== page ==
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Blood biochemical profile of the South American rattlesnake (Crotalus durissus terrificus) in captivity
TROIANO, J. C.;GOULD, E. G.;ALTHAUS, R.;MALINSKAS, G.;GOULD, J. A.;HEKER, J.;VIDAL, J. C.;AMANTINI, E.;SIMONCINI, C.;
Journal of Venomous Animals and Toxins , 2001, DOI: 10.1590/S0104-79302001000200004
Abstract: blood samples were collected from 180 healthy specimens of the south american rattlesnake, crotalus durissus terrificus, in captivity. all animals were in good clinical condition. normal biochemical reference values were established for the following: total proteins, albumin, globulins, uric acid, creatinine, urea, glucose, triglycerides, cholesterol, total lipids, calcium, phosphorus, potassium, sodium, chloride, magnesium, got (ast), gpt (alt), and alkaline phosphatase (alp). samples were obtained by venipuncture of the ventral tail vein. values were compared with published data for boidae, elapidae, and viperidae.
Acute hepatotoxicity of Crotalus durissus terrificus (South American rattlesnake) venom in rats
Fran?a, RF;Vieira, RP;Ferrari, EF;Souza, RA;Osorio, RAL;Prianti-Jr, ACG;Hyslop, S;Zamuner, SR;Cogo, JC;Ribeiro, W;
Journal of Venomous Animals and Toxins including Tropical Diseases , 2009, DOI: 10.1590/S1678-91992009000100007
Abstract: venom of the south american rattlesnake, crotalus durissus terrificus (cdt), presents myotoxic and neurotoxic outcomes, but reports on its effects on the liver are scarce. this study examined the hepatotoxicity resulting from cdt venom administration (100, 200 and 300 μg/kg) in male wistar rats. animals were studies at 3, 6, 9 and 12 hours after venom injection. the hepatotoxicity was assessed through serum levels of aspartate aminotransferase (ast), alanine aminotransferase (alt), alkaline phosphatase (ap), gamma glutamyl transferase (ggt), bilirrubin and also by histopathological evaluation. all the different concentrations of cdt venom resulted in increased levels of hepatic enzymes, when compared with the control group, except for the 100 μg/kg dose, which presented normal levels at 9 and 12 hours after venom administration. bilirrubin levels remained unchanged by cdt venom. histological analysis revealed endothelial damage, inflammatory cell infiltration, as well as sinusoidal and portal congestion. based on these observations, we may conclude that cdt venom causes dose- and time-dependent hepatic damage in rats, characterized by elevated hepatic enzyme levels and histological alterations.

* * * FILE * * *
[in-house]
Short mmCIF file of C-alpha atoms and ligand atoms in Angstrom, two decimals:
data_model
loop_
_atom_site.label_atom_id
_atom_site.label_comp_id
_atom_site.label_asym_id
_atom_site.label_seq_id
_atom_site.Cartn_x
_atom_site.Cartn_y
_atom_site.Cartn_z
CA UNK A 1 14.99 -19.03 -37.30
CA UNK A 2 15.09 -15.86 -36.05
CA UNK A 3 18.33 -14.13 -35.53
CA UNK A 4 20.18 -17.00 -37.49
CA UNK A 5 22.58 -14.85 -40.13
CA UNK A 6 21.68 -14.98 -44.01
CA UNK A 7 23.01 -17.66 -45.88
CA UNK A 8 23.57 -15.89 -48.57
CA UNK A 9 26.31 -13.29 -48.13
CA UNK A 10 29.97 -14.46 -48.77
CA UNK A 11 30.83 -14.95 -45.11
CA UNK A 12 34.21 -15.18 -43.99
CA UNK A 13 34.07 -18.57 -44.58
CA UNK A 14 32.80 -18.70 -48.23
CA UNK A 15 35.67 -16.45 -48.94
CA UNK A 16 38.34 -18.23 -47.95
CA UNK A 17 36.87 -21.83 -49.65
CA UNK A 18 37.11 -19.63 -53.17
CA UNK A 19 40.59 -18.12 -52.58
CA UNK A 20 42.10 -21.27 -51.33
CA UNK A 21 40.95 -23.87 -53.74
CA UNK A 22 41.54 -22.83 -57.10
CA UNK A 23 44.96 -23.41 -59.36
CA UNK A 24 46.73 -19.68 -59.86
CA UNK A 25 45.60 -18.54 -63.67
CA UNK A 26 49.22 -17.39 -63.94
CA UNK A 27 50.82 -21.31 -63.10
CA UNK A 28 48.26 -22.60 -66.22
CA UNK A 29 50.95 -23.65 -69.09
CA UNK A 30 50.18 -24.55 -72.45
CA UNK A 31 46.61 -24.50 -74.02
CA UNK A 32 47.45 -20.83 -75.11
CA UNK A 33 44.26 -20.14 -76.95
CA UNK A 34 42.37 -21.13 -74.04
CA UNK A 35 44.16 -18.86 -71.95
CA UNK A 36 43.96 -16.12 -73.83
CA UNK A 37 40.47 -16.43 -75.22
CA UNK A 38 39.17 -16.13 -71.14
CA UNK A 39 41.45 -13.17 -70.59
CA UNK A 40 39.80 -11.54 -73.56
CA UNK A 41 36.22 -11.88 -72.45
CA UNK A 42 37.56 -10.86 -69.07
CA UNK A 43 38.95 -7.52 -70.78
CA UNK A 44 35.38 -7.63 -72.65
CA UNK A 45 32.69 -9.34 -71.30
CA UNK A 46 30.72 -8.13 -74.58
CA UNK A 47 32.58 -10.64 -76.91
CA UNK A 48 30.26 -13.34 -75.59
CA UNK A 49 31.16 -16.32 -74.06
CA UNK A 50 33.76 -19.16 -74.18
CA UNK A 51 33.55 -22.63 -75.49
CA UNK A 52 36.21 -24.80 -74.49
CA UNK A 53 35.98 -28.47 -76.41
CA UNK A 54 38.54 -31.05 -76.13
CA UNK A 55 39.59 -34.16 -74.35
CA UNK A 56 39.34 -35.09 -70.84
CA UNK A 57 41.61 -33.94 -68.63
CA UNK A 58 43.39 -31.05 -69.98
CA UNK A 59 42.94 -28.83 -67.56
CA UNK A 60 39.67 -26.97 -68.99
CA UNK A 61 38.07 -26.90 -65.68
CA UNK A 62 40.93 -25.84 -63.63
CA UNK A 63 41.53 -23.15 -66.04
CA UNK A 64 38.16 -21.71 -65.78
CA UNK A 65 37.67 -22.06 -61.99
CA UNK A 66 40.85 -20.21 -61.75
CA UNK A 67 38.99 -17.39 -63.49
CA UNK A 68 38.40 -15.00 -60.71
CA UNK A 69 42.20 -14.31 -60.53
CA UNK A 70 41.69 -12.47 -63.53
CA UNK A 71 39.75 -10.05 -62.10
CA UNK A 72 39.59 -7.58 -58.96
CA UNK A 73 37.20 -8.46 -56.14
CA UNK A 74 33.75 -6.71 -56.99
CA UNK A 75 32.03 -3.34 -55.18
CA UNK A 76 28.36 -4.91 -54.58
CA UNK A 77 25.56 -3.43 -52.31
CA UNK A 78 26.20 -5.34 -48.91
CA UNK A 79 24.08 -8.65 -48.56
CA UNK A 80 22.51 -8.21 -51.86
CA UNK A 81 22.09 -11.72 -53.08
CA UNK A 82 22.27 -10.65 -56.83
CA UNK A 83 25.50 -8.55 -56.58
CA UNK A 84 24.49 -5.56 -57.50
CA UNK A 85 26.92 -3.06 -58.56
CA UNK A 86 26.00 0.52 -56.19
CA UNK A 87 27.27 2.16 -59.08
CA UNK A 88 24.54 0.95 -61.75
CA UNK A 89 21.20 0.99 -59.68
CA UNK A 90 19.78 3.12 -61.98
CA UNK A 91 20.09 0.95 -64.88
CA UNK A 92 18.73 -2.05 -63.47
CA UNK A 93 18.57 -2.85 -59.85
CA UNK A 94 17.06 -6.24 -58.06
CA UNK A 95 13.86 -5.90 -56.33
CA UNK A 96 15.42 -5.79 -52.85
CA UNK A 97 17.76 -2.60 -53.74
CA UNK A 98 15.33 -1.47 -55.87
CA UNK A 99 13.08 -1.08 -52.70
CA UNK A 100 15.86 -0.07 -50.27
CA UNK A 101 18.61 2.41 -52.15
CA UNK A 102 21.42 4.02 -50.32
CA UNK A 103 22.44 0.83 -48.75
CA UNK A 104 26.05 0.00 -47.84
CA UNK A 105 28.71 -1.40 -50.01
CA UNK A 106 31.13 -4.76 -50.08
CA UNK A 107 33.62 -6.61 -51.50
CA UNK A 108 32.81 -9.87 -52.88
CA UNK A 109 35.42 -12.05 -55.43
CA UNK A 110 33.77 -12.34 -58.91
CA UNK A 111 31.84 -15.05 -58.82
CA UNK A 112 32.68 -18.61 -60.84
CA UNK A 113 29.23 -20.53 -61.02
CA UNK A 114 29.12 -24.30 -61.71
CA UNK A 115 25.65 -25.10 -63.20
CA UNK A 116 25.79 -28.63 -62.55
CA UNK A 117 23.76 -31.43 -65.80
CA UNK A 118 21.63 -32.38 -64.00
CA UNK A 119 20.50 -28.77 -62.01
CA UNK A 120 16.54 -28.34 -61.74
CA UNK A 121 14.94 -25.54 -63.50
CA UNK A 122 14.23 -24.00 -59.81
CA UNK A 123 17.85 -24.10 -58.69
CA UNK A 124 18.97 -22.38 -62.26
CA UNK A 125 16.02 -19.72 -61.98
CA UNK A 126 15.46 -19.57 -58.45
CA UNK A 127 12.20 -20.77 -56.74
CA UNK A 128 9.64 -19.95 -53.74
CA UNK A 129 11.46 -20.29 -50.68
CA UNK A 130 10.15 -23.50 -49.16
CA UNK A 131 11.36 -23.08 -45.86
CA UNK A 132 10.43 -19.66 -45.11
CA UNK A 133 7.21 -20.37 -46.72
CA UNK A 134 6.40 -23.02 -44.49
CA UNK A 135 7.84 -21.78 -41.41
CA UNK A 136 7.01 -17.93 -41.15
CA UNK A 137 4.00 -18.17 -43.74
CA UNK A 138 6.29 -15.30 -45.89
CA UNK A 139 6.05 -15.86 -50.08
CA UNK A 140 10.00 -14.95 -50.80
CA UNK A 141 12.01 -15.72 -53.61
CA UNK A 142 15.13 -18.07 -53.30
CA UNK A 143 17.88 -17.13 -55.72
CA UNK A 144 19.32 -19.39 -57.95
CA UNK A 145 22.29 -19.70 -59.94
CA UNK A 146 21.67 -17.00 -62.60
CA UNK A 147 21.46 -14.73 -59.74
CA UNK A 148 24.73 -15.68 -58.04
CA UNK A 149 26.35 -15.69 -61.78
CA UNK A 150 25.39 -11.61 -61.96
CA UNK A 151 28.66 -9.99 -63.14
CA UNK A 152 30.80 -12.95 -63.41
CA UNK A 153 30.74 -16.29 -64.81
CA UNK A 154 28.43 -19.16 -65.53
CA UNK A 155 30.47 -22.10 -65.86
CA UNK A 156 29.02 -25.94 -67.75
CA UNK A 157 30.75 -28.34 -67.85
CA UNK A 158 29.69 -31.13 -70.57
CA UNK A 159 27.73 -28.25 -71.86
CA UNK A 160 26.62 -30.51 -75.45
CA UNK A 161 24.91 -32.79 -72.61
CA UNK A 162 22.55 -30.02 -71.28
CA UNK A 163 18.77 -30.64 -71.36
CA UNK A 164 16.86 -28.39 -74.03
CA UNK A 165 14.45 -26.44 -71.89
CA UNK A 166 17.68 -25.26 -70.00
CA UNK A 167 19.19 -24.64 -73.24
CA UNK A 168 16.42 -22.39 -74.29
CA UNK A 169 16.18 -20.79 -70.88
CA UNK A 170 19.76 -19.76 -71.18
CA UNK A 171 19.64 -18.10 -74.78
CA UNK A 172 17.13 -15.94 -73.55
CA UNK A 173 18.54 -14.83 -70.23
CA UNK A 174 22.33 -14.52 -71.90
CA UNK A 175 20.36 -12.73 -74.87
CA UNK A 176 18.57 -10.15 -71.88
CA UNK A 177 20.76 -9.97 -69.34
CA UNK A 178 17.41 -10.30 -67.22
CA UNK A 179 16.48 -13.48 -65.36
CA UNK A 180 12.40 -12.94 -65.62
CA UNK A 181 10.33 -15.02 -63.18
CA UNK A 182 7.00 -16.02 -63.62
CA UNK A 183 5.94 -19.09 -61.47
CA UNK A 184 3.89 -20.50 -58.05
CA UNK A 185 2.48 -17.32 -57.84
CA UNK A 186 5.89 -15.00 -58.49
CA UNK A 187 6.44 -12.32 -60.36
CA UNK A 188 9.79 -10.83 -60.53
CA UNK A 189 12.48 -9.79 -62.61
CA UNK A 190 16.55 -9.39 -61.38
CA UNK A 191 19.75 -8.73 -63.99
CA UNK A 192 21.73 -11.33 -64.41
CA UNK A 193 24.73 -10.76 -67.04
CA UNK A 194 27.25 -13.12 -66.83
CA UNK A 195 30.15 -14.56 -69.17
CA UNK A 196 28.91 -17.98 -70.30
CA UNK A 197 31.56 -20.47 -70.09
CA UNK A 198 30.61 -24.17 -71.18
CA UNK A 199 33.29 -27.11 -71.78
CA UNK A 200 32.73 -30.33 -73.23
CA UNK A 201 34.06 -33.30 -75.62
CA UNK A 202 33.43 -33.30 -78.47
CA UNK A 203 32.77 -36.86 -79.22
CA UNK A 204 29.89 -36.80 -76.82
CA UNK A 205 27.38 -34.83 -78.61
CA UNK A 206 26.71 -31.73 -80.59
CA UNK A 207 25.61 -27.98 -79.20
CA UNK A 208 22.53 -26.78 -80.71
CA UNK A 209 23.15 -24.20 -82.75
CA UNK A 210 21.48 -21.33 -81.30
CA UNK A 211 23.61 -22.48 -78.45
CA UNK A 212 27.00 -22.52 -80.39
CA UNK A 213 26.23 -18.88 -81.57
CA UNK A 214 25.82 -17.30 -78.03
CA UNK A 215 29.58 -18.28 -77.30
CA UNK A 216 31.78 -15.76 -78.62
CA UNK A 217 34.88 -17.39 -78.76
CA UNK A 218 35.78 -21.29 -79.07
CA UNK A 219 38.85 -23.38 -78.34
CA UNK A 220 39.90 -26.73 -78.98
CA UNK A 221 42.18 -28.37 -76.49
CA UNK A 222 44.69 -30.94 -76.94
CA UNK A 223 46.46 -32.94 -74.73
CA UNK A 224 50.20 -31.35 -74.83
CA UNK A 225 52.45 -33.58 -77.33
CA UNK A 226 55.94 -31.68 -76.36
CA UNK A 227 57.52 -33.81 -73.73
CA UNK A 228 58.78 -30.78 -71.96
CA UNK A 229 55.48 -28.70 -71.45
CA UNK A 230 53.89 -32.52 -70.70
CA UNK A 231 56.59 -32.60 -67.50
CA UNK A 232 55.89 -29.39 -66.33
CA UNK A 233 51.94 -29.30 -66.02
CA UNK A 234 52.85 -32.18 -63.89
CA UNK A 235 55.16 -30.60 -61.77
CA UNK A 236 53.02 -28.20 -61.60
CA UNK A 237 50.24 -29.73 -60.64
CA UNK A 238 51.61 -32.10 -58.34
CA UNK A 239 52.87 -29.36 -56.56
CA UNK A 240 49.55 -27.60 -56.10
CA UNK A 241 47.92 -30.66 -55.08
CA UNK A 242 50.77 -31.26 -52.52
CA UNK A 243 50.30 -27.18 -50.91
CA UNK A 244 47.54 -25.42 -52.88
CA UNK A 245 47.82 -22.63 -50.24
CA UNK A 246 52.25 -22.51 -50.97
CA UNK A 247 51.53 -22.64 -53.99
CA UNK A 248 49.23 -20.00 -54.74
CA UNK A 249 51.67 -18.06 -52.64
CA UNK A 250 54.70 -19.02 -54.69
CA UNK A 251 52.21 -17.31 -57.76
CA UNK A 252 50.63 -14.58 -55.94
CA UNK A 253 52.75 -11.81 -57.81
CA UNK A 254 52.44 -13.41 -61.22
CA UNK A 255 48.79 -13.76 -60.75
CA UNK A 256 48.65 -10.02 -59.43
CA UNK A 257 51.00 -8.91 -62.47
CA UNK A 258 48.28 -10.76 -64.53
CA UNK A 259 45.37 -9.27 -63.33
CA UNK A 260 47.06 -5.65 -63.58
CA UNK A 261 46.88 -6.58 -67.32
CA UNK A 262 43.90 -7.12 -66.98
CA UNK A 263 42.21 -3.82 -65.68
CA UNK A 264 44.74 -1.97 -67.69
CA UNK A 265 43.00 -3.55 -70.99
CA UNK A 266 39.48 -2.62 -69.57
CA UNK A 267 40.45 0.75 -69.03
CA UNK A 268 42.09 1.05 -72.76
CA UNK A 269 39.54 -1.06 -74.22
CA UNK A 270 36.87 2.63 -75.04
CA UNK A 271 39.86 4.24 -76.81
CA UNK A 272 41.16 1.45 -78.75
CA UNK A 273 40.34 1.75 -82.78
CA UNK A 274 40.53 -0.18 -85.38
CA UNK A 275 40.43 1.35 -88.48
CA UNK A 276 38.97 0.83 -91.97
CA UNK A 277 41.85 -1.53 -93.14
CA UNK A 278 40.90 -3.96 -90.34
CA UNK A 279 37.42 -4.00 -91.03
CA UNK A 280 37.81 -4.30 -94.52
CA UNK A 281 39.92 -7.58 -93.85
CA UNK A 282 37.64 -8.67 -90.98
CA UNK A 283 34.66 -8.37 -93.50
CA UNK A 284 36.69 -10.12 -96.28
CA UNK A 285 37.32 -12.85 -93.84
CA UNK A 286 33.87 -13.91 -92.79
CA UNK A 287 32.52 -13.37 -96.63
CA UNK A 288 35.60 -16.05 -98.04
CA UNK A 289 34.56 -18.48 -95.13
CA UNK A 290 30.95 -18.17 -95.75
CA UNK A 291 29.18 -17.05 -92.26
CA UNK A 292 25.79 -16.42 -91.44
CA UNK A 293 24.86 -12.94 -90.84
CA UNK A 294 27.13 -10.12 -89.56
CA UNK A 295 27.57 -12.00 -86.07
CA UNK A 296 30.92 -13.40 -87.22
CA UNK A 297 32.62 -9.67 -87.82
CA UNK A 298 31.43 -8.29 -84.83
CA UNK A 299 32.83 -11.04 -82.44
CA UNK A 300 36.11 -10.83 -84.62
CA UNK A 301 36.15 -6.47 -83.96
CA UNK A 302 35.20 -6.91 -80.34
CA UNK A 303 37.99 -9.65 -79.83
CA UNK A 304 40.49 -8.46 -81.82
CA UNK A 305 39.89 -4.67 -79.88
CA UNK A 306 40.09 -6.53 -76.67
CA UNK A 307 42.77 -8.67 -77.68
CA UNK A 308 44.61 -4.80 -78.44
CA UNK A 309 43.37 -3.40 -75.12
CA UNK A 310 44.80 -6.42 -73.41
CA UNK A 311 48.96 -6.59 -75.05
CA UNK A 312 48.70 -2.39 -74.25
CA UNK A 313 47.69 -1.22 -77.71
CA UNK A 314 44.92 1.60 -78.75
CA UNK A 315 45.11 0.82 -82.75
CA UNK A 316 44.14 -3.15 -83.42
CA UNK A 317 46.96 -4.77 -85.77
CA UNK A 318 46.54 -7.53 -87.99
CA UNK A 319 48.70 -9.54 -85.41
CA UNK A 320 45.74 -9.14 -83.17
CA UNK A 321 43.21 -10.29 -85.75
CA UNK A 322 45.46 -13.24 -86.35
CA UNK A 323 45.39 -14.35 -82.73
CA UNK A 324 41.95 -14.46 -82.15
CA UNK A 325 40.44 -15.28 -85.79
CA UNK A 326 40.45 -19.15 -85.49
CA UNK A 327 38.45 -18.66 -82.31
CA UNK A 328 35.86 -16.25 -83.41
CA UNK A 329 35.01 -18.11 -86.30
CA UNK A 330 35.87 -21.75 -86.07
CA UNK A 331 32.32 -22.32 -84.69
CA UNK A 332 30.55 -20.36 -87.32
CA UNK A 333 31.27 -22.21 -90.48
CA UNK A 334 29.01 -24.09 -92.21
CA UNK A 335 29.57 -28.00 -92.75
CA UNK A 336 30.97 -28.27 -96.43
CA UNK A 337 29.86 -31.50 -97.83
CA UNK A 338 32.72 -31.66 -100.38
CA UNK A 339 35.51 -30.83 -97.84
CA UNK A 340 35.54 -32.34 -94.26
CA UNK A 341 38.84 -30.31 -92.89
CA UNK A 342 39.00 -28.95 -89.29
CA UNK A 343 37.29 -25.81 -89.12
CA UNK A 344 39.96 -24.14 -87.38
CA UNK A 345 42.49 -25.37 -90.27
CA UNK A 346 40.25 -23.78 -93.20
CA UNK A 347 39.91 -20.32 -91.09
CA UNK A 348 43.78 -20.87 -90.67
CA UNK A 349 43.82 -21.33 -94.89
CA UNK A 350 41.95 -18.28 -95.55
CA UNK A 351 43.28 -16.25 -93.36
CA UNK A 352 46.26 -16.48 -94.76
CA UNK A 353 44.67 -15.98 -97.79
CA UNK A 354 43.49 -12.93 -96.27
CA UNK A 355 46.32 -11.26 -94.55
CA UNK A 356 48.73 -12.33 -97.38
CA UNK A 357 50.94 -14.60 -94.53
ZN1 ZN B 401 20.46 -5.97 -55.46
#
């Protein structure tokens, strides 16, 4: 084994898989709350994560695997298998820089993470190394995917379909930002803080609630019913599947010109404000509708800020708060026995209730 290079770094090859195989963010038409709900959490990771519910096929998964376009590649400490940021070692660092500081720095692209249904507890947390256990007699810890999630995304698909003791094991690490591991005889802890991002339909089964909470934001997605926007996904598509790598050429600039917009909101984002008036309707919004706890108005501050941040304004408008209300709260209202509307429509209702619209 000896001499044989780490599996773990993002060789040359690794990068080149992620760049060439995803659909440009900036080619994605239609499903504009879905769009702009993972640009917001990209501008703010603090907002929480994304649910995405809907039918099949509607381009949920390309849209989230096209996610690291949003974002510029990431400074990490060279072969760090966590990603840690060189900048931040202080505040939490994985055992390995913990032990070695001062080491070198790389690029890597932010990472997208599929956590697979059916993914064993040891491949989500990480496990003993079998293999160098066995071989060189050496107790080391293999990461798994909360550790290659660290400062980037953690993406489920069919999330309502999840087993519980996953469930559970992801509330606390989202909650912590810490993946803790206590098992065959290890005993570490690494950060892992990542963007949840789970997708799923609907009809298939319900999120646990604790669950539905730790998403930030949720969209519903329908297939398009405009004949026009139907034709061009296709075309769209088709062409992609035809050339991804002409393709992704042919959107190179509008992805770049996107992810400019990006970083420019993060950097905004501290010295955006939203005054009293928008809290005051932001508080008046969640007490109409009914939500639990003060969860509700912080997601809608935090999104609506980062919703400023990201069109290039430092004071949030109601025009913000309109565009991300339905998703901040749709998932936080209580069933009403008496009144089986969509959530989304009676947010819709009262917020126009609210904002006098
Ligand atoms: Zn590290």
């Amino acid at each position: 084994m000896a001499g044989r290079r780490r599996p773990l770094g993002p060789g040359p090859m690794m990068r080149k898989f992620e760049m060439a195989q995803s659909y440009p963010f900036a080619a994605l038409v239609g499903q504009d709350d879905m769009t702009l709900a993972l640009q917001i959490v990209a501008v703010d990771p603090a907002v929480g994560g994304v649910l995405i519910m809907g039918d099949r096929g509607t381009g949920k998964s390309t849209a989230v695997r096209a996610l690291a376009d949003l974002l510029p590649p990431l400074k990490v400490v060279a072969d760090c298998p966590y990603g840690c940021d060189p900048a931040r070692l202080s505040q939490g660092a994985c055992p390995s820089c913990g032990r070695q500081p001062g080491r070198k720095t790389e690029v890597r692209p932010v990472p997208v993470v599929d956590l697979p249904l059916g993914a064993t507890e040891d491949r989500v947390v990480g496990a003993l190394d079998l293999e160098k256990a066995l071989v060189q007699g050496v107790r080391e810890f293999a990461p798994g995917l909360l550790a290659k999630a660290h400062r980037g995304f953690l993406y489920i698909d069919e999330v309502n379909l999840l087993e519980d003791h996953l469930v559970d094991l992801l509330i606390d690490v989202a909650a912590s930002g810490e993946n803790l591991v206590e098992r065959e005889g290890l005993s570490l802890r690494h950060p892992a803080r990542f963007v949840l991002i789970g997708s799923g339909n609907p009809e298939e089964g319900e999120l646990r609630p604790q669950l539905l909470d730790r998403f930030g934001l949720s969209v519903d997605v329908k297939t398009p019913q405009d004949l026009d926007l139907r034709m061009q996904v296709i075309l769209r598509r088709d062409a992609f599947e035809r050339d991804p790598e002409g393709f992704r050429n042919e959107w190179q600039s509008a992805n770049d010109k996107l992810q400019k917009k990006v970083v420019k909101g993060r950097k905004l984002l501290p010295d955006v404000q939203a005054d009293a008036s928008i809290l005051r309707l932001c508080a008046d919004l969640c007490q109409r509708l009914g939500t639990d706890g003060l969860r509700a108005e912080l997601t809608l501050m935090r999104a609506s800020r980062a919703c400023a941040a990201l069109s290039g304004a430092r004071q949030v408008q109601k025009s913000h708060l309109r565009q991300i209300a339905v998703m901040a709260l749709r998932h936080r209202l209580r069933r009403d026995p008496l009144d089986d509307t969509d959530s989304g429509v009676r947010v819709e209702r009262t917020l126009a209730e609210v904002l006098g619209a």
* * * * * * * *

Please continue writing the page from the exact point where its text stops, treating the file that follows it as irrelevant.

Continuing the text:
The venom-gland transcriptome of the eastern diamondback rattlesnake (Crotalus adamanteus)
Darin R Rokyta, Alan R Lemmon, Mark J Margres, Karalyn Aronow
BMC Genomics , 2012, DOI: 10.1186/1471-2164-13-312
Abstract: We describe the de novo assembly and analysis of the venom-gland transcriptome of an eastern diamondback rattlesnake (Crotalus adamanteus) based on 95,643,958 pairs of quality-filtered, 100-base-pair Illumina reads. We identified 123 unique, full-length toxin-coding sequences, which cluster into 78 groups with less than 1% nucleotide divergence, and 2,879 unique, full-length nontoxin coding sequences. The toxin sequences accounted for 35.4% of the total reads, and the nontoxin sequences for an additional 27.5%. The most highly expressed toxin was a small myotoxin related to crotamine, which accounted for 5.9% of the total reads. Snake-venom metalloproteinases accounted for the highest percentage of reads mapping to a toxin class (24.4%), followed by C-type lectins (22.2%) and serine proteinases (20.0%). The most diverse toxin classes were the C-type lectins (21 clusters), the snake-venom metalloproteinases (16 clusters), and the serine proteinases (14 clusters). The high-abundance nontoxin transcripts were predominantly those involved in protein folding and translation, consistent with the protein-secretory function of the tissue.We have provided the most complete characterization of the genes expressed in an active snake venom gland to date, producing insights into snakebite pathology and guidance for snakebite treatment for the largest rattlesnake species and arguably the most dangerous snake native to the United States of America, C. adamanteus. We have more than doubled the number of sequenced toxins for this species and created extensive genomic resources for snakes based entirely on de novo assembly of Illumina sequence data.